Twenty minutes later we would find ourselves that much closer to the mountains, a small box of a building set against the sky.  Bodega Azul falls into the category of ‘garagista winery’, literally translating to ‘garage winery.’  It looked like little else than that until you walked in this humble but great abode, a very limited number of oak barrels lining the walls.  From the sorting of the grapes to the sealing of the cork, every step of making Azul’s wine takes place under this small roof.  The wine, particularly their Malbec, was thoughtful and rich.  Our guide from Bodega Azul was shy, a blush splashing over his face as he talked about the traditional French techniques they use when making their wine (like adding egg whites during the aging process to remove impurities).  He watched us with a quiet intensity as we tasted his wine, highly interested in our thoughts on his creation.  “He cares only for what the every-day person thinks of his wine” said our friend from Trout and Wine “He is making wine for us to love, not to win awards.”  His intentions and his show of love were evident with every sip.

Our final stop on our final day in Mendoza was at Bodega Salentein, a large and vast vineyard with contemporary sculptures dotting the landscape.  We tasted several wines by Salentein, sitting amongst hundreds of barrels in a vaulted, circular room, before moving outdoors for a multi-course feast.  We ate food from the gardens that surrounded us and shared wine-filled laughter with our guide and new-found friends.  A toast was raised and we gave thanks for the bounty Mendoza had provided us.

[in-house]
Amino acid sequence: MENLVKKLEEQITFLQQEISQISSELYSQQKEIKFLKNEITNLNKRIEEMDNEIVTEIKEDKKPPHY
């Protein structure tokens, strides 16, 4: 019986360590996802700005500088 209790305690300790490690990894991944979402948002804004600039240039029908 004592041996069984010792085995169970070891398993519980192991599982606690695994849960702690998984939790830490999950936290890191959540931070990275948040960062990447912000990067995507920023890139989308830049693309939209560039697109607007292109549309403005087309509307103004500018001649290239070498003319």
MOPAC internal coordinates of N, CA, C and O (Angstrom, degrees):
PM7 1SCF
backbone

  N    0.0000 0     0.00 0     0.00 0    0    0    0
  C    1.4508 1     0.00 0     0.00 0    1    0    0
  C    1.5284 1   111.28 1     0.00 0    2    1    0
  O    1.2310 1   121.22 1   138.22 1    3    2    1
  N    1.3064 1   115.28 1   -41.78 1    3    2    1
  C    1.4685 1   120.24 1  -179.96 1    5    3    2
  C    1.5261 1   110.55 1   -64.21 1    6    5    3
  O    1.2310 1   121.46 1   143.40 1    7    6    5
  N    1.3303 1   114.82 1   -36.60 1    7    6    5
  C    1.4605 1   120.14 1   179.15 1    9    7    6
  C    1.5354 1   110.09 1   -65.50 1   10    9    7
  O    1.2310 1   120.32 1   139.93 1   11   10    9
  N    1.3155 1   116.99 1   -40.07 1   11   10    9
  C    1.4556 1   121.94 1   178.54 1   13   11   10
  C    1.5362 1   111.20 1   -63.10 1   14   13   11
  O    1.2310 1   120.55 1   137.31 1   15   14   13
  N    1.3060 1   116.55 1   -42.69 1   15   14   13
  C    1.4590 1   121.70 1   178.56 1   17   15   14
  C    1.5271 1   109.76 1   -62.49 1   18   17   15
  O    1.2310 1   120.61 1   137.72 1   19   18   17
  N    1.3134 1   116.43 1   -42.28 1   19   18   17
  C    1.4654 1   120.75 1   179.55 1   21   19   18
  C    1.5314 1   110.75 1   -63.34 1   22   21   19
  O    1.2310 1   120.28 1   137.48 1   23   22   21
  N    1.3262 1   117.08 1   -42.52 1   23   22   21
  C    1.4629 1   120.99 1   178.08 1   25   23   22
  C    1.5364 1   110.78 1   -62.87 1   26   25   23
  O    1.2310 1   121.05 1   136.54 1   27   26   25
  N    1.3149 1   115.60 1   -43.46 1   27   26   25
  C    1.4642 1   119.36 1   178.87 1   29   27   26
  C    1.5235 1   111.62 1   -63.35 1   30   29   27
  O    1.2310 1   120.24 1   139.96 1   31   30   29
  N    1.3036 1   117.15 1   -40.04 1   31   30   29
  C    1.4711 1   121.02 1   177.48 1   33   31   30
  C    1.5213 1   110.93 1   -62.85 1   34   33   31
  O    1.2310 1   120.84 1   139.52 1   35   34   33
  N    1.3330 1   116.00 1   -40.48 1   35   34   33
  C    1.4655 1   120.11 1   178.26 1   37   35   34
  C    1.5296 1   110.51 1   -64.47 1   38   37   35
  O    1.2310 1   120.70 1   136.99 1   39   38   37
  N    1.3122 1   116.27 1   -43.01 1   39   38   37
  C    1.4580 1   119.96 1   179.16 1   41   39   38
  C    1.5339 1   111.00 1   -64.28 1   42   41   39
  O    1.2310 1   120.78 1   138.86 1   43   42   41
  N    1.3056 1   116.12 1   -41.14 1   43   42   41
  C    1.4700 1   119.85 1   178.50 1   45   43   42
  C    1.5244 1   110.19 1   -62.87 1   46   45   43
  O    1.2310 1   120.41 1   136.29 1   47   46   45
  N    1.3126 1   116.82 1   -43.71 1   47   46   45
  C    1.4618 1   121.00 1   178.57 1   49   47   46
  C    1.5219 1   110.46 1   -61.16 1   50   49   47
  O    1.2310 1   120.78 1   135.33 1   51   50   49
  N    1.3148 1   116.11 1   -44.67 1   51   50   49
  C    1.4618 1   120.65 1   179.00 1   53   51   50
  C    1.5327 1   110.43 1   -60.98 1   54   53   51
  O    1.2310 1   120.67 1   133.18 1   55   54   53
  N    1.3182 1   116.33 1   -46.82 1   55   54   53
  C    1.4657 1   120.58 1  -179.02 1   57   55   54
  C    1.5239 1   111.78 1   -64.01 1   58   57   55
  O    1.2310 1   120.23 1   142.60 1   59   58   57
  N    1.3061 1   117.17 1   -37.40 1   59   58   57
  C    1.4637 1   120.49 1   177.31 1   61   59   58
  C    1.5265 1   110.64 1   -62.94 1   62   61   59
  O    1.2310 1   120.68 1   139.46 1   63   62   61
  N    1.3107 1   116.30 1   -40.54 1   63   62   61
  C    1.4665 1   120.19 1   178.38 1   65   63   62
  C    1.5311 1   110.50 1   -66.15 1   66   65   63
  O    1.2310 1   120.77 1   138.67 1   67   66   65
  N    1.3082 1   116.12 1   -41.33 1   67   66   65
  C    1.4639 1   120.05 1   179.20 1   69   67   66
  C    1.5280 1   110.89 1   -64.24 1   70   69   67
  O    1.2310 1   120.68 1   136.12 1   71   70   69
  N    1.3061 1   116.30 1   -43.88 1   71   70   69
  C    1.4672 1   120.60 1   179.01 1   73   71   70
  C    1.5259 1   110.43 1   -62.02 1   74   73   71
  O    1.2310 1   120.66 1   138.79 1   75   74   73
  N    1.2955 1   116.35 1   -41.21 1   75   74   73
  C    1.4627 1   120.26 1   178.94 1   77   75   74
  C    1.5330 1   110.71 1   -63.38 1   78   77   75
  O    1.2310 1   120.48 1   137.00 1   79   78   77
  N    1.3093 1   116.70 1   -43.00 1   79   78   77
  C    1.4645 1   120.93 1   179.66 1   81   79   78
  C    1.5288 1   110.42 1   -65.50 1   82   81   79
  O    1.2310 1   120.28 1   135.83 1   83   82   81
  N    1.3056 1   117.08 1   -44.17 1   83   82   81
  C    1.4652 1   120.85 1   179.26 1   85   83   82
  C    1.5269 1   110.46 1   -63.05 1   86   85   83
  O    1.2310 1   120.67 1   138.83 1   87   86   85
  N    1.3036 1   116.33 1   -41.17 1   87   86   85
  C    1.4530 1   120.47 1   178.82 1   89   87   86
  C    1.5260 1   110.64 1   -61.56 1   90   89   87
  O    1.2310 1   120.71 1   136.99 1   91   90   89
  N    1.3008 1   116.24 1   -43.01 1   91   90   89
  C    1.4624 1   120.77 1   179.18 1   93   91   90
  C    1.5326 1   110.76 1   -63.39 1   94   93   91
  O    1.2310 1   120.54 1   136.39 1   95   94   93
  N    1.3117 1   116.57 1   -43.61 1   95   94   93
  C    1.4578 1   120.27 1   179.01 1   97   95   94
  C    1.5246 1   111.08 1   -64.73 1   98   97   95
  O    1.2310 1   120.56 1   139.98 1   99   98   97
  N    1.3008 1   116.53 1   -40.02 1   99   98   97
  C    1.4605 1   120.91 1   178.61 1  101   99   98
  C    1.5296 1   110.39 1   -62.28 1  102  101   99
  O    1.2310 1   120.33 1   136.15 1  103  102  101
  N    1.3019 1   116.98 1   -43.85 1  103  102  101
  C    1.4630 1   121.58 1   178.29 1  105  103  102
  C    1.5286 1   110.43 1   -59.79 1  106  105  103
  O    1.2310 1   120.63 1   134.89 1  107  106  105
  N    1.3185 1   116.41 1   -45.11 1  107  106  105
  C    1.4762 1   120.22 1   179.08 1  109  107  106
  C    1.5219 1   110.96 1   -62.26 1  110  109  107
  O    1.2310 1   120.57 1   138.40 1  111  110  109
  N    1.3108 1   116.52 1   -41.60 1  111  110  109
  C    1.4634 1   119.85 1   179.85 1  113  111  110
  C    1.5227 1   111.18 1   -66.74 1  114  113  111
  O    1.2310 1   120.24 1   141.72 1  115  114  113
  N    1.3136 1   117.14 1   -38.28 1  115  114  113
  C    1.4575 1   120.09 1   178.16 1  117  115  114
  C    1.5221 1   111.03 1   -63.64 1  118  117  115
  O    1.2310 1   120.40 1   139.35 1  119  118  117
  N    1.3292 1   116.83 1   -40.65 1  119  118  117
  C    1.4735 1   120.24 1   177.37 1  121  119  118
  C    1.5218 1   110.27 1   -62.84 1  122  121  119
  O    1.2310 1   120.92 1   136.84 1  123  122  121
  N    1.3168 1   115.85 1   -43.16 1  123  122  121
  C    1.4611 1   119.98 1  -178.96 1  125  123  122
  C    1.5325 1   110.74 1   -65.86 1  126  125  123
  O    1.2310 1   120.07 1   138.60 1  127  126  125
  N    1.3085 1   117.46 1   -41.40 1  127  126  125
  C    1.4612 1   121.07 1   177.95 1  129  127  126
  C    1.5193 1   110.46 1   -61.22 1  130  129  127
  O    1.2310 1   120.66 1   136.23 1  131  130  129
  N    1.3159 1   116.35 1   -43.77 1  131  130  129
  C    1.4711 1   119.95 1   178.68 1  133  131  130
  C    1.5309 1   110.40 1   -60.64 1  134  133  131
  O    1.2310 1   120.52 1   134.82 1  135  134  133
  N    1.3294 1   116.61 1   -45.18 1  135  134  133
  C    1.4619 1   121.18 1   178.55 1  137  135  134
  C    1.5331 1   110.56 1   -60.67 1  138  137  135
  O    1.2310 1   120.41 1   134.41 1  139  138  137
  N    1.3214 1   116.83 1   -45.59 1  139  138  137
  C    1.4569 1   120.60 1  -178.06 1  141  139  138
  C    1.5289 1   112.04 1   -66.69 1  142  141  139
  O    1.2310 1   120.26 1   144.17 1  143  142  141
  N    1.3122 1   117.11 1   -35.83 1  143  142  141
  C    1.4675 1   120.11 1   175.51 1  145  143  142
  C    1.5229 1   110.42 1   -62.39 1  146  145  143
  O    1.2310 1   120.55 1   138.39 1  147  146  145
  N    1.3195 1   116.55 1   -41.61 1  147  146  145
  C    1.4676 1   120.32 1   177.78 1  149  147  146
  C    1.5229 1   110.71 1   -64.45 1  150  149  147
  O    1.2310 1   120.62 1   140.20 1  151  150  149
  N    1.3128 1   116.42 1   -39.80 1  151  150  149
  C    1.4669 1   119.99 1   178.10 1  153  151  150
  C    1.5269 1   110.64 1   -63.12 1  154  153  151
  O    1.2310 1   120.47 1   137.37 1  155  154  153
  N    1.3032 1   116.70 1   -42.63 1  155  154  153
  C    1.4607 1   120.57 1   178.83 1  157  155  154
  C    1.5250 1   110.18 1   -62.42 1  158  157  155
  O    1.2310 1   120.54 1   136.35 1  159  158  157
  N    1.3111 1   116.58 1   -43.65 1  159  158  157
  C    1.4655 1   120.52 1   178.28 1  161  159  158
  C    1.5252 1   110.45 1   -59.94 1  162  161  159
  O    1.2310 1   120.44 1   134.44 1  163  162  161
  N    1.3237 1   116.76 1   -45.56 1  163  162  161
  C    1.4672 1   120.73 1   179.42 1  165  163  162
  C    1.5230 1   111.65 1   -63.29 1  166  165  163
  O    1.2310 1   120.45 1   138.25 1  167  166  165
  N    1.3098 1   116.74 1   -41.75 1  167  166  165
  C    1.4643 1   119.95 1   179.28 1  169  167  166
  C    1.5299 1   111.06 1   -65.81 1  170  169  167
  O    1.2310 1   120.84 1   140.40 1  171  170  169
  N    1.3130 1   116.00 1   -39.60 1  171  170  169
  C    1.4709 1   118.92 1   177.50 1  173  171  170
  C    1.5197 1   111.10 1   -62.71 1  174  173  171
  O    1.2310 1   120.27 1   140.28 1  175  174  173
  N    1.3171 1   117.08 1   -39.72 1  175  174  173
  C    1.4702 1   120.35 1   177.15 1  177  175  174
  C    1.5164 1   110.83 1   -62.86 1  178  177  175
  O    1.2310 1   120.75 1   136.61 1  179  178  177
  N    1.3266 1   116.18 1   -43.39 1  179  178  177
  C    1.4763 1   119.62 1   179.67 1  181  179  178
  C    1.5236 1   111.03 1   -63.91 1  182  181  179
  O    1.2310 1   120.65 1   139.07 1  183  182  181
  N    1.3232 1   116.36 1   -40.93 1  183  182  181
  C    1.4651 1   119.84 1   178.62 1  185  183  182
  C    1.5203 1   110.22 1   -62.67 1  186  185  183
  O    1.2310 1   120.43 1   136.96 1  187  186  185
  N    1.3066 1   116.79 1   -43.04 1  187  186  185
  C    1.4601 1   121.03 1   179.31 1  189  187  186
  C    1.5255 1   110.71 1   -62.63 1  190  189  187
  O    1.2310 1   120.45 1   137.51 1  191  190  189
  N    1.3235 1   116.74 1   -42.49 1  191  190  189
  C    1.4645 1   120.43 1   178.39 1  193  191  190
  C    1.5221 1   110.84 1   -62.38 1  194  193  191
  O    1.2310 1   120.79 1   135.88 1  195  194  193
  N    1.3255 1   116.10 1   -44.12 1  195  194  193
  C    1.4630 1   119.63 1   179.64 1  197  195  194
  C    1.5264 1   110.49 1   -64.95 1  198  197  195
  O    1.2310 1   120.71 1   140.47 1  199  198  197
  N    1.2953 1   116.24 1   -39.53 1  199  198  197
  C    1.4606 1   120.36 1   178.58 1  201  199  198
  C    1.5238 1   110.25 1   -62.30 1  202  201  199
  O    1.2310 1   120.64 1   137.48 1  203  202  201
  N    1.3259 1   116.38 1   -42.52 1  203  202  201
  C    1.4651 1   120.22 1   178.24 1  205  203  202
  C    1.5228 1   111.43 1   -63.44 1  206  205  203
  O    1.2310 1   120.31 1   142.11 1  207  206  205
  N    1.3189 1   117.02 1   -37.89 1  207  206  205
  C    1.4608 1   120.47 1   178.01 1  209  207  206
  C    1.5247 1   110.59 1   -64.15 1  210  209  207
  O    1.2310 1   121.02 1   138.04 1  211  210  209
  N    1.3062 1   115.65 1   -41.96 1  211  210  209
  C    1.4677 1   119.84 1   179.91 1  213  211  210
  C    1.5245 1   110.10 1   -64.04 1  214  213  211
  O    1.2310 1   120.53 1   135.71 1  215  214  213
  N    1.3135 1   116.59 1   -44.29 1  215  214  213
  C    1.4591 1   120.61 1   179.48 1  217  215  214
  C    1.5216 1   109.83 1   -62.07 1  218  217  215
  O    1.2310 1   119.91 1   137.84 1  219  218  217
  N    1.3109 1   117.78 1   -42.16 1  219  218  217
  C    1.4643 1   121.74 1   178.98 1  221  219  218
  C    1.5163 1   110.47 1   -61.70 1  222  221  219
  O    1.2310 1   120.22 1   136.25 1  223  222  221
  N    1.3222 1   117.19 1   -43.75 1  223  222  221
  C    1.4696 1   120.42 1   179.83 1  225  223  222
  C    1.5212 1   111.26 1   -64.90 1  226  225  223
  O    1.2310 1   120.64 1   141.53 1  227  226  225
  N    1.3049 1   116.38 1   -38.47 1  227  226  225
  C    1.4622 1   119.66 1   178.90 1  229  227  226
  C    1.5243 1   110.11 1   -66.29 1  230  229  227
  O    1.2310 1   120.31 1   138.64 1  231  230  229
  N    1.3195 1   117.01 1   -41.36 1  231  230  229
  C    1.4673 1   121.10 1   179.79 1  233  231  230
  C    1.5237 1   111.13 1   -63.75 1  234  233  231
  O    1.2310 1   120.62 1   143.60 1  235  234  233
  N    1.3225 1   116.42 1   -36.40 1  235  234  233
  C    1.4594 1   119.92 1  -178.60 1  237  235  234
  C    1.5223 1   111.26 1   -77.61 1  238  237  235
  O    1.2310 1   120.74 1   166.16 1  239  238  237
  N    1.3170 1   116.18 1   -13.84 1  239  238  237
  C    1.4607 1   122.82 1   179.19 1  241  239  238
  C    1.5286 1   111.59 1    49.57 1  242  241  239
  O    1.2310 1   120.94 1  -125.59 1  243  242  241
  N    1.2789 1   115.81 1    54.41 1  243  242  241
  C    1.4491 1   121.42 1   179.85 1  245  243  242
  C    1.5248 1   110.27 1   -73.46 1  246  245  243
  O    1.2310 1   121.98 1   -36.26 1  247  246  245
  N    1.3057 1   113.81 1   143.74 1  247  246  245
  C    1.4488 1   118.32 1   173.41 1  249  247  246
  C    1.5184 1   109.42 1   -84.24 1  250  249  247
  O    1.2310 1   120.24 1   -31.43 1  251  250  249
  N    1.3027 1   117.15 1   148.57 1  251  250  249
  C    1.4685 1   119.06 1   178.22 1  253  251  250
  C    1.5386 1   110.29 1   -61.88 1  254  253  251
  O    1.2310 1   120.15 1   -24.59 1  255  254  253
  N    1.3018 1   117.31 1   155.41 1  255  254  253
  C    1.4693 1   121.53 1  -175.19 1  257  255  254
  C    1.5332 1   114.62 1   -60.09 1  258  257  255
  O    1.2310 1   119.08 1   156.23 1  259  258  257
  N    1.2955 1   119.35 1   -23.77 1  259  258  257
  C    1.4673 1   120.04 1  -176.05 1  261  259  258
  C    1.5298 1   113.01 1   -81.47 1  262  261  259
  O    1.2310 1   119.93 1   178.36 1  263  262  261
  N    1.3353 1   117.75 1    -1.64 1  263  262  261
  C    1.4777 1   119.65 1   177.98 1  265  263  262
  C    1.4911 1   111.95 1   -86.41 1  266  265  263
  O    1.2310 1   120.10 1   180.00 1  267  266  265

A bunch of grapes at Bodega Salentein

As we drove away from Bodega Salentein I gazed out of the window, watching the rays of the sun slice through the sky, cutting into the earth with the precision of a knife.  Our time in Mendoza left me feeling deeply connected to the land, the bounty it offered us over this five day span a treasure I will never, ever forget.  I left Mendoza energized, thrilled, and bursting with fulfillment and gratitude for it’s people and for this country.

Nothing in my travels has effected me as intensely and I am hard pressed to imagine ever feeling this strongly connected to any other place.  The drive and love for travel that Argentina instilled in Z and I will continue to propel us forward, living life to what we believe to be the fullest.  The next stop?  Croatia and Slovenia!  I can hardly wait.

Lindsey McClave
Lindsey McClave has a deep love for food, wine and travel. While she has no intentions of becoming a chef or a sommelier and doesn't consider herself an expert in any culinary area, she is obsessed with learning.

She says, "the one thing I've taken away from my wine travels is that wine is meant for everyone - rich, poor, and everywhere in-between.” Whatever cooking becomes to you, she encourages you to find that foodie place, embrace it and run with it.